What is a Non Contact Voltage Tester & How Does it Work?
Posted on 25th July 2023
The non-contact voltage tester is by far one of the easiest things to use. I know on my jobs these testers have been somewhat ridiculed. For years, I’ve had to sneak using one. The powers that be seem to find them unsafe or ineffective. This is not true in all circumstances. With a working knowledge of the tester and a quality product, you can’t go wrong with having one in your pocket.
How do non-contact voltage testers work?
Non-contact voltage testers test for the presence or absence of voltage. Unlike multi-meters, non contact voltage testers do not need to make contact with metal. Non-contact voltage testers usually feature both a visual light and an audible signal. A non-continuous light, no light, or even a green light with no beeping means voltage is not present. A red light with a continuous tone means there is voltage present. Most models that you find will have a detection range from 50-1000V. However, I have had voltage tester pens ring on 24V control wire.
Non-contact voltage testers operate on the principle of capacitive coupling. No, this did not just turn into a blog on relationships. Capacitive coupling is something all electricians know about. Being king of the trades, and secretly smarter than engineers, gifts us with such knowledge. However, a quick refresher doesn’t hurt anyone.
Recalling how capacitors work, you have two conductors separated by an insulator. Voltage is drawn from one conductor through the insulating material as the electric potential increases. Non contact voltage testers use two capacitors to test for the presence of voltage. One capacitor is the object of testing (conductor), air in the tester end (insulator), and the test sensor (conductor). The second capacitor is you, any insulation between the ground and you, and the ground itself. This simple setup draws voltage across the capacitors (if present) and gives you the red light for danger. Now that we’ve refreshed the engineers, we can move on.
Why use a non-contact voltage tester
Voltage tester pens are the easiest way to check for the presence or absence of voltage. No light or green light, go. Red light, no. It doesn’t break down any easier than that. Knowing it can’t be any easier than this, make sure you always test your voltage tester. Any voltage tester. Always do a live-dead-live test to make sure that your tester is working as it should. Test on a known live source and then a dead source and repeat until you are content with the function. Make sure you have fresh batteries available if you need them and step away from the voltage source if your tester is acting funky.
Non-contact voltage testers often get a bad rap. Some companies even ban them from jobs because of a misconceived notion of their use. Using any voltage tester comes with some risk but it is not nearly as bad as some claim. If you follow the proper safety protocols when working on live circuits, you should have no reason not to trust your non-contact voltage tester. That is unless you have a poorly made product. Fortunately, that’s not the case when choosing Rack-a-tiers.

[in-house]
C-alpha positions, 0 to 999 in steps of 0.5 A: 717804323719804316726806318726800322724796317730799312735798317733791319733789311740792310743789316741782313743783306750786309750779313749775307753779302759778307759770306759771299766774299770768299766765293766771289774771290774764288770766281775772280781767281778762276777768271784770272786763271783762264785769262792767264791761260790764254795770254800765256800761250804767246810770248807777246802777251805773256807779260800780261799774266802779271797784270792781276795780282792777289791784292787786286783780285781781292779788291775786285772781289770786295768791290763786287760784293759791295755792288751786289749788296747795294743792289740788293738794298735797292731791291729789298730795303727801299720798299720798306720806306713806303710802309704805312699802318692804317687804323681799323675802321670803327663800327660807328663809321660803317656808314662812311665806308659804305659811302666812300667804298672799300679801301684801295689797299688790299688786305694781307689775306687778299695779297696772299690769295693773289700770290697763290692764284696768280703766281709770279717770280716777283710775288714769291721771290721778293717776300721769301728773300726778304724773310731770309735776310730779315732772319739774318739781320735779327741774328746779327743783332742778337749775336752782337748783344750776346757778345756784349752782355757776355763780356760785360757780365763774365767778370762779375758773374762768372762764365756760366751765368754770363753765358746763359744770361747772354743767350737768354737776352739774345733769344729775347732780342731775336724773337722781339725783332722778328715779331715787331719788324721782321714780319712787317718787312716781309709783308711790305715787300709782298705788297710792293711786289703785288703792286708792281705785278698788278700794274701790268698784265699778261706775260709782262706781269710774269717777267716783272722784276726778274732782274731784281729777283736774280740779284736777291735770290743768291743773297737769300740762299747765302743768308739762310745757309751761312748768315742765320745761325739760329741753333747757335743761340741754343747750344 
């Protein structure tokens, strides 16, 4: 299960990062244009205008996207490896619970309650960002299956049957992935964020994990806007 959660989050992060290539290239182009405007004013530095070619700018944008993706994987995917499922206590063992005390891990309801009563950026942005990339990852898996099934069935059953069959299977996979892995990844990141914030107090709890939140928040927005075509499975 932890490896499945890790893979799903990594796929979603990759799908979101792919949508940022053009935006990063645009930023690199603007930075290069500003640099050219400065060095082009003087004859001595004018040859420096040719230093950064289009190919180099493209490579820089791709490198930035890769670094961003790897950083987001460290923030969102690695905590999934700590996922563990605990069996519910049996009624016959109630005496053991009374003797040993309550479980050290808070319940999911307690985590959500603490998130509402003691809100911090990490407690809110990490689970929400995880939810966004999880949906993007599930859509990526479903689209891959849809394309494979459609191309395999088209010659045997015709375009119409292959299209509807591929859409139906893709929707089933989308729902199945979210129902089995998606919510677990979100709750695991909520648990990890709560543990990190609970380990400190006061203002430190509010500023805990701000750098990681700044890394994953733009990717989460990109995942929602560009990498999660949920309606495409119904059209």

The best non-contact voltage testers
Rack-a-tiers offers several options for your testing needs. The classic is the Ultimate AC Sensor. It’s simple, sleek, and made in the U.S.A. It has a standard range of 50-1000V. The Ultimate AC Sensor offers a continuous red light and audible tone to let you know when voltage is present.
Another product that interests me is the Sperry Dual Check 2-in-1 Tester. This tester offers a voltage test pen and a receptacle tester in one. I know that I have about three receptacle testers floating around and only one of them does GFCI’s. With the Sperry, you get an easy-to-use tester to check for voltage and test all your receptacles. There are no charts on the tester that make you interpret multiple light patterns. All your normal tests have their own respective light. Open ground? The Sperry lights up on the line that says open ground. Open neutral? Same deal. There’re also lights for Hot/Neutral Reverse, Hot/Ground Reverse, and Correct. Each has its own individual light. It’s really a no-brainer and I’m not sure why other testers aren’t this way by default.
I’m sure we’ve all been given a non-contact voltage tester or have bought one only to throw it in the bottom of the tool bag. Take it out and dust it off. If you have the right model, then you should have no fear of using it. I forgot one important note: We talked about potential between conductors contributing to the function of capacitors. With that in mind, your voltage pen will not work properly if your potential to ground is low or nonexistent. I’ve been bitten a few times by not understanding this principle. The ground is a key factor in the function of the non-contact voltage tester. If you are isolated on a ladder with no contact to ground, then you are not giving the tester a proper chance. That’s on you. Keep that in mind the next time you try beating your tester on the pipe to get it to work. Make sure you buy a quality product like those listed above and always make sure you’re using the tester the way it was intended.